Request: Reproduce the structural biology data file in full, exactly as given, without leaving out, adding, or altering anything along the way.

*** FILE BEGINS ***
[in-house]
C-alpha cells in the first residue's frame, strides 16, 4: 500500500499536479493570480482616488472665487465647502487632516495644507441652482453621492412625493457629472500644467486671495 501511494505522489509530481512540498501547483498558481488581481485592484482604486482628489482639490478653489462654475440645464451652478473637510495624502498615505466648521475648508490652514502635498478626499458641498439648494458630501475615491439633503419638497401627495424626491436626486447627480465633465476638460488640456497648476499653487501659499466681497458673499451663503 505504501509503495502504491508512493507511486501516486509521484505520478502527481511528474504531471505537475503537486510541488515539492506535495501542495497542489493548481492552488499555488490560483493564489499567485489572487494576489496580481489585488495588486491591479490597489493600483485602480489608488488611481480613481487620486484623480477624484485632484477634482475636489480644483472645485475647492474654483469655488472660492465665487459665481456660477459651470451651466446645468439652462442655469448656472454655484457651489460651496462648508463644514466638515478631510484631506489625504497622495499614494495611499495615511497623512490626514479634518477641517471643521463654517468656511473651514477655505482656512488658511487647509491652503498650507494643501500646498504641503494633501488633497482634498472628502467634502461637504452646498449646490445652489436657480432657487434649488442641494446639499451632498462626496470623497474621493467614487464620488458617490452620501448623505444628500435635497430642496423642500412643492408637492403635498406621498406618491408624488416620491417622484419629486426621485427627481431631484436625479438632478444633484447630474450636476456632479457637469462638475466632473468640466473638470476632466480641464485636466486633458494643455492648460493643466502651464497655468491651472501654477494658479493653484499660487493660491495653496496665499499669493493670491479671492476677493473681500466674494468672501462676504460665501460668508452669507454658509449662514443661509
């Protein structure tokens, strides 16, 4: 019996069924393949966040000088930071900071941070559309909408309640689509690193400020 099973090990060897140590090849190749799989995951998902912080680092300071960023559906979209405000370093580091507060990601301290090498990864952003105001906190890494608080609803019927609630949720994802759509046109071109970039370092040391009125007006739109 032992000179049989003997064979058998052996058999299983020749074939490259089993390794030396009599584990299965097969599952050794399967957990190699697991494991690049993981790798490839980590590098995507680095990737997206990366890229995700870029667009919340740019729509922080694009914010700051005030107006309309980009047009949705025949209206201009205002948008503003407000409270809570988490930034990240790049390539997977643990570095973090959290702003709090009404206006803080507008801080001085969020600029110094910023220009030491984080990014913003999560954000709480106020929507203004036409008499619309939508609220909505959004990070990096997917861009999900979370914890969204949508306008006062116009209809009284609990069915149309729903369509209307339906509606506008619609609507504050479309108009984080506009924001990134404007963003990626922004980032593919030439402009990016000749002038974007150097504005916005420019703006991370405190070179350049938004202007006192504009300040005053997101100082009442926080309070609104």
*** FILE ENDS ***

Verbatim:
[in-house]
C-alpha cells in the first residue's frame, strides 16, 4: 500500500499536479493570480482616488472665487465647502487632516495644507441652482453621492412625493457629472500644467486671495 501511494505522489509530481512540498501547483498558481488581481485592484482604486482628489482639490478653489462654475440645464451652478473637510495624502498615505466648521475648508490652514502635498478626499458641498439648494458630501475615491439633503419638497401627495424626491436626486447627480465633465476638460488640456497648476499653487501659499466681497458673499451663503 505504501509503495502504491508512493507511486501516486509521484505520478502527481511528474504531471505537475503537486510541488515539492506535495501542495497542489493548481492552488499555488490560483493564489499567485489572487494576489496580481489585488495588486491591479490597489493600483485602480489608488488611481480613481487620486484623480477624484485632484477634482475636489480644483472645485475647492474654483469655488472660492465665487459665481456660477459651470451651466446645468439652462442655469448656472454655484457651489460651496462648508463644514466638515478631510484631506489625504497622495499614494495611499495615511497623512490626514479634518477641517471643521463654517468656511473651514477655505482656512488658511487647509491652503498650507494643501500646498504641503494633501488633497482634498472628502467634502461637504452646498449646490445652489436657480432657487434649488442641494446639499451632498462626496470623497474621493467614487464620488458617490452620501448623505444628500435635497430642496423642500412643492408637492403635498406621498406618491408624488416620491417622484419629486426621485427627481431631484436625479438632478444633484447630474450636476456632479457637469462638475466632473468640466473638470476632466480641464485636466486633458494643455492648460493643466502651464497655468491651472501654477494658479493653484499660487493660491495653496496665499499669493493670491479671492476677493473681500466674494468672501462676504460665501460668508452669507454658509449662514443661509
């Protein structure tokens, strides 16, 4: 019996069924393949966040000088930071900071941070559309909408309640689509690193400020 099973090990060897140590090849190749799989995951998902912080680092300071960023559906979209405000370093580091507060990601301290090498990864952003105001906190890494608080609803019927609630949720994802759509046109071109970039370092040391009125007006739109 032992000179049989003997064979058998052996058999299983020749074939490259089993390794030396009599584990299965097969599952050794399967957990190699697991494991690049993981790798490839980590590098995507680095990737997206990366890229995700870029667009919340740019729509922080694009914010700051005030107006309309980009047009949705025949209206201009205002948008503003407000409270809570988490930034990240790049390539997977643990570095973090959290702003709090009404206006803080507008801080001085969020600029110094910023220009030491984080990014913003999560954000709480106020929507203004036409008499619309939508609220909505959004990070990096997917861009999900979370914890969204949508306008006062116009209809009284609990069915149309729903369509209307339906509606506008619609609507504050479309108009984080506009924001990134404007963003990626922004980032593919030439402009990016000749002038974007150097504005916005420019703006991370405190070179350049938004202007006192504009300040005053997101100082009442926080309070609104």